Types of social work career progression
By Luke Aldred
When it comes to social work, you may think that typical career progression is linear; we mapped out these steps a while back.
But in 2020, it’s important to take a more holistic perspective when it comes to career progression. By looking at the various nuances that lead to job satisfaction, we can start to see different patterns starting to emerge. Typically speaking, there are four distinct types of career progression: linear, expert, spiral and transitory. If we take a look at each style, we can see how this applies to the social work sector and maybe change the way that we view our careers.
Linear – the traditional view of progression
Linear career progression is what we’re used to. It’s about progressing through different stages until we've reached team leadership or managerial positions. In social work, the linear career progression is very well documented. It’s relatively easy to use your experience to progress up the ranks. It's interesting to see where social workers are using their experience beyond this. For example, Isabelle Trowler, Mark Harvey and Fran Leddra (and Lyn Romeo) have progressed into government work via the Chief Social Worker roles whilst Emma Lewell-Buck MP has used her experience working as a frontline child protection social worker to inform her role as a member of parliament.
Expert – using specialist knowledge
Expert career progression is about using specialist knowledge to become the best at what you do. It may not involve moving up into senior positions, but it is a style of progression where job satisfaction is known to be high.
If we put this into a social work context, this is where advanced practitioners are moving into niche areas of social work such as practice educators, independent reviewing officers or best interest assessors. These are areas of social work where having that expert knowledge can play a big role in shaping others entering the profession.
Spiral – ideal for good all-rounders
Sometimes taking a ‘sideways’ step or even a seemingly ‘backward’ step along the career path can play a big role in helping you achieve the career that you want. Social work has greater flexibility than most – as well as transitioning between different teams (such as moving from child protection to fostering), you can easily make the switch between children’s and adult services. You can also choose to move away from locum social work jobs to permanent employment if you want to gain experience in a different service area.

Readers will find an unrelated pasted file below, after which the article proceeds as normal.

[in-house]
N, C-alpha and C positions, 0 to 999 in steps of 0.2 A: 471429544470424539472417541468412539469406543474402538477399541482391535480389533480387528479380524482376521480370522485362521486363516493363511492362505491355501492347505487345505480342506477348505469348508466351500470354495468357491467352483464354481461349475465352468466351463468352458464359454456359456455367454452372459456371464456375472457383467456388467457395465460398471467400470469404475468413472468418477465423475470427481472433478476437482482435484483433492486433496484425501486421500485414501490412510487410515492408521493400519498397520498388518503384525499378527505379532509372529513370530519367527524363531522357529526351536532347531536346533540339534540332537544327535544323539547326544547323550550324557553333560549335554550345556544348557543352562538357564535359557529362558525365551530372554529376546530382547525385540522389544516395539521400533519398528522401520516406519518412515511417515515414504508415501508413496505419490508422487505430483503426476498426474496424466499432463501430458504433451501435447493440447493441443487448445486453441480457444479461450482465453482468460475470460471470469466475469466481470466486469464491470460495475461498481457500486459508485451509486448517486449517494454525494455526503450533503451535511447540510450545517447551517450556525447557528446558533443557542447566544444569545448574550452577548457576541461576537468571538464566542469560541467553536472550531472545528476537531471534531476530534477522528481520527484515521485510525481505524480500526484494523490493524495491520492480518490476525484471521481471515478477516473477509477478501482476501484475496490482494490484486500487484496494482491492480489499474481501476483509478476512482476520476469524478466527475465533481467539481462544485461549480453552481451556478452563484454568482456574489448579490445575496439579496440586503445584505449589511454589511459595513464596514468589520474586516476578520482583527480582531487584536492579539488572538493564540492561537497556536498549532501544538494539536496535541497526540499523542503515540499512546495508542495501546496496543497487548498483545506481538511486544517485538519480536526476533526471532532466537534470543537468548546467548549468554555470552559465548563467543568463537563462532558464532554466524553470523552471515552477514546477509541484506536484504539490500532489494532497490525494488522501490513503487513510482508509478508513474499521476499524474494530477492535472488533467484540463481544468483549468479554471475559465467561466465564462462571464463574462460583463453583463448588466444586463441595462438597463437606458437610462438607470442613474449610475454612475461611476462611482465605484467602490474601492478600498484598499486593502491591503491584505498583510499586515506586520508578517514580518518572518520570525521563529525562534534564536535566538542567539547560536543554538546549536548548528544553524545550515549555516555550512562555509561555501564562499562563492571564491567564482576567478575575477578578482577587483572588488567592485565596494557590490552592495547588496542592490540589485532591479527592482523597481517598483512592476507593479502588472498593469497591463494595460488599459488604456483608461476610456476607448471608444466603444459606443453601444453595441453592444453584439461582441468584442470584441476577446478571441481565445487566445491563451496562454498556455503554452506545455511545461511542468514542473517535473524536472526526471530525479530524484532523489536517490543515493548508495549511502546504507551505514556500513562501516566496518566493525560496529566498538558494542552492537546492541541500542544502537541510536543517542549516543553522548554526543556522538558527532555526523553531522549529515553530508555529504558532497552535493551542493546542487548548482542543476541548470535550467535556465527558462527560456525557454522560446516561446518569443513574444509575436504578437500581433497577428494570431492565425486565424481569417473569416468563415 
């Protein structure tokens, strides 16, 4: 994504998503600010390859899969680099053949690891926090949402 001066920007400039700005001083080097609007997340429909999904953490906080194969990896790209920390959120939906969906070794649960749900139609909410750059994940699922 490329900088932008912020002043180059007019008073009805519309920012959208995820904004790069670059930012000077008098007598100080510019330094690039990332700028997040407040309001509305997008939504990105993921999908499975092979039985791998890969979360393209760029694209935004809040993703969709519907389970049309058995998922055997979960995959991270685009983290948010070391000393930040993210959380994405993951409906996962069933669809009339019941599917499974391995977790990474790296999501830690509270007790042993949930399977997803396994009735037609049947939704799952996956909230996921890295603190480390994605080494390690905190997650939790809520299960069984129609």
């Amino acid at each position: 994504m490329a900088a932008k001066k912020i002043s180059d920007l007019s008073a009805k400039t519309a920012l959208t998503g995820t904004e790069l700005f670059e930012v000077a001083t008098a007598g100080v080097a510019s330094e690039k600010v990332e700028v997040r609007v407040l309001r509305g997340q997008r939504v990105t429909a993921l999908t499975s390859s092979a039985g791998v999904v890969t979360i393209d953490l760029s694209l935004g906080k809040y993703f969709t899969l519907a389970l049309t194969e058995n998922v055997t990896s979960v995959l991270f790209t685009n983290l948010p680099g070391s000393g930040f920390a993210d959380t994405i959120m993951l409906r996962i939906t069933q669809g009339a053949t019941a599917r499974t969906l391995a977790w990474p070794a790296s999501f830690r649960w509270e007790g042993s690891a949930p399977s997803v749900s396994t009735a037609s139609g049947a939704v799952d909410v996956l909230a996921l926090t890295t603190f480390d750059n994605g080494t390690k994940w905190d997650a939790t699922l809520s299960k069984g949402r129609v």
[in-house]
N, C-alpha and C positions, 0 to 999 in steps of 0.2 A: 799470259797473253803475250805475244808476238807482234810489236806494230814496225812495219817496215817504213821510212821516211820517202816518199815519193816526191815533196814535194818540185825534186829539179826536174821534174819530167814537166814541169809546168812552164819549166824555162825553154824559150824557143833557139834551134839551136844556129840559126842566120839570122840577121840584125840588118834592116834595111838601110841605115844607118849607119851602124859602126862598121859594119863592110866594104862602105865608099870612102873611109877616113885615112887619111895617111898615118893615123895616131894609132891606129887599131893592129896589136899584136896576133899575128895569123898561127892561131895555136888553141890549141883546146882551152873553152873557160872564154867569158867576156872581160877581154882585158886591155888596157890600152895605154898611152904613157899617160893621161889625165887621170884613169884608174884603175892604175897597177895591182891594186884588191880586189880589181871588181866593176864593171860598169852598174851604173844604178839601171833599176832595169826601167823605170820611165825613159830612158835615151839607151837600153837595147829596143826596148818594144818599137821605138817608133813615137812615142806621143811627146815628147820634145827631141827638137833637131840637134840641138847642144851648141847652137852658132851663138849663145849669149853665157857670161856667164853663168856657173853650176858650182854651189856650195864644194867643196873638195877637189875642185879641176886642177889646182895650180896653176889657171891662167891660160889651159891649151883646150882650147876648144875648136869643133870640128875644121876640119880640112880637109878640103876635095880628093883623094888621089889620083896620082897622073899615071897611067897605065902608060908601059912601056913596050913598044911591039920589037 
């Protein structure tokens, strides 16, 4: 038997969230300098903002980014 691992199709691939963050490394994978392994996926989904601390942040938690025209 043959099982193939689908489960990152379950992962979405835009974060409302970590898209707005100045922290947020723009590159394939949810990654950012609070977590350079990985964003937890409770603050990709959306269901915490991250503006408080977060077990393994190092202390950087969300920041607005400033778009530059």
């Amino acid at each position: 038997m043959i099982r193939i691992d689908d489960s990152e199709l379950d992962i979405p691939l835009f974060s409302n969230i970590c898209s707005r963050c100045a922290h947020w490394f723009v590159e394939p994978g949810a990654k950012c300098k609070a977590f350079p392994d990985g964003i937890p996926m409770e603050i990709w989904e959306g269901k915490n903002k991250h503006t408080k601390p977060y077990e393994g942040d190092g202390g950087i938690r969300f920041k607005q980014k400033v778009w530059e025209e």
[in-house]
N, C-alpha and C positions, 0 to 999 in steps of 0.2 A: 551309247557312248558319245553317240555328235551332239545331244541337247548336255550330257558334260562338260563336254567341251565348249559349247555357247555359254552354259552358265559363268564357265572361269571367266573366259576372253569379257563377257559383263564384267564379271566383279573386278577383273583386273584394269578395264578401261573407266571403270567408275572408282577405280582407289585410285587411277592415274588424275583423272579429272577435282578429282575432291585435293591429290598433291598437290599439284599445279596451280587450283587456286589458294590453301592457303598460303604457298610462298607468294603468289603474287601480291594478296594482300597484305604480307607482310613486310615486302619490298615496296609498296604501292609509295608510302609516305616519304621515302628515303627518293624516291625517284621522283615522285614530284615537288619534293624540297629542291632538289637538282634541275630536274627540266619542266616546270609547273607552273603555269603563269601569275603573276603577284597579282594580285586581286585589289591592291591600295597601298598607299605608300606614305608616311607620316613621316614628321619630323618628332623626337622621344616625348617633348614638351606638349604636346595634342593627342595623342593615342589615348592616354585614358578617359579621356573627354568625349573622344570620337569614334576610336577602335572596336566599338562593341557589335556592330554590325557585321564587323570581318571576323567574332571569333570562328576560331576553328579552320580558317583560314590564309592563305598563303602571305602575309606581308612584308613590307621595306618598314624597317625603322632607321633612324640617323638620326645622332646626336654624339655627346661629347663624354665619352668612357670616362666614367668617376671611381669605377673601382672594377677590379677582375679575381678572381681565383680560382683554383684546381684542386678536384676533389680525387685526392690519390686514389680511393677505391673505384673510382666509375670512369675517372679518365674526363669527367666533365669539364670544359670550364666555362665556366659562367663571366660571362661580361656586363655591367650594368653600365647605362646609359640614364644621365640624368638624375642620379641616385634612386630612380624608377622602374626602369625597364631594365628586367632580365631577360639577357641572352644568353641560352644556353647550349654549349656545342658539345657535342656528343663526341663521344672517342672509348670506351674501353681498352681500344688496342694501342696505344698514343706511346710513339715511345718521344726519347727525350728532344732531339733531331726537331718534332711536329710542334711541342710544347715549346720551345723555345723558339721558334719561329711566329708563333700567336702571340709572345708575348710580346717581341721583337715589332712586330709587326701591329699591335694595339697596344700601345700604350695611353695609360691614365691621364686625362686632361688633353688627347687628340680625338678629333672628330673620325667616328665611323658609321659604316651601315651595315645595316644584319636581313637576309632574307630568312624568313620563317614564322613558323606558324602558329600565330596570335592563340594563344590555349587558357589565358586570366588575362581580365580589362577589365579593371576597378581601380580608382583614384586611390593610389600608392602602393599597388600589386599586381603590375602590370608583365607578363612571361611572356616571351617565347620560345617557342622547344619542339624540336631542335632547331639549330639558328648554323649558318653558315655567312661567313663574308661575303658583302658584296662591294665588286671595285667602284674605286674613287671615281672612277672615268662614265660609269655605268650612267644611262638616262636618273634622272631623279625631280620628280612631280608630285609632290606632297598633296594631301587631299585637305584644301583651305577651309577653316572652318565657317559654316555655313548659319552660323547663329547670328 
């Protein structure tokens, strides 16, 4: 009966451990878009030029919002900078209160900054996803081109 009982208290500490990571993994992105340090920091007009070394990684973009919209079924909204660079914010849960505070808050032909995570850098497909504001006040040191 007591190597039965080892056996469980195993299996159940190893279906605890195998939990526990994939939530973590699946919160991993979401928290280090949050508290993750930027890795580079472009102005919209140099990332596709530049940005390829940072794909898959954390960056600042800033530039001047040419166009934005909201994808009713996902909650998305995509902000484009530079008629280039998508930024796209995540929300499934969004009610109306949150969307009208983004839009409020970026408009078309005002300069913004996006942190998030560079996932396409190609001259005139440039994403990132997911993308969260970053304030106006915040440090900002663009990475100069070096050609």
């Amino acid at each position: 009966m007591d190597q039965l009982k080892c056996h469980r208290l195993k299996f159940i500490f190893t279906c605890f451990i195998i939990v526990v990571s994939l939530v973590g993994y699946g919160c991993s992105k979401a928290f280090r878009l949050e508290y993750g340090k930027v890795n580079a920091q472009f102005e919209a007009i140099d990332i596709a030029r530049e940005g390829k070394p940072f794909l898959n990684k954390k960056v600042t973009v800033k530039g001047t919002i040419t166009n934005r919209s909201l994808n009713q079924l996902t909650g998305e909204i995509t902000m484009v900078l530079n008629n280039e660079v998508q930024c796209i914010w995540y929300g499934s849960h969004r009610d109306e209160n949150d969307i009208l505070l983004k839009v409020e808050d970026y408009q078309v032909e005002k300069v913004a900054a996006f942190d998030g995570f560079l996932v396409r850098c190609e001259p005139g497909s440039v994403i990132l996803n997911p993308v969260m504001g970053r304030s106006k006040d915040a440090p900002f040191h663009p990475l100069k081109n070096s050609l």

A spiral career path allows people to move into similar jobs in related areas. Typically, it may be long-lasting employees who move so that they can enjoy a new challenge. In a social work context, we know that this spiral approach to career progression is prevalent amongst senior leadership positions. In a recent chat with our Executive Recruitment team, Billy Holland, Executive Search Consultant, Children’s Health & Social Care told us:
“When it comes to senior management positions, employers are always looking for candidates with demonstrable proof that they can transform teams and improve service delivery. Because of the nature of social work, the stakes are increasingly high which means if you are a person with 20+ years’ experience as a senior manager, it’s much easier to transition into a new service area. This is because, at this level, it’s much more about relationship building and networking.”
Transitory workforces – taking advantages of opportunities
The final form of career progression is that of the transitory workforce – these are workers who are continually job hunting for new positions and like to have the flexibility to be in control of their own careers.
Simply put, it easily describes the very nature of agency social workers.
The flexibility given to locum social workers and the ability to choose when and where you work is considered a new form of career progression. It’s something which is becoming increasingly prevalent beyond that of the health and social care sphere. We think that there’s something powerful about being able to choose your jobs and how to be in control over the specifics of your career.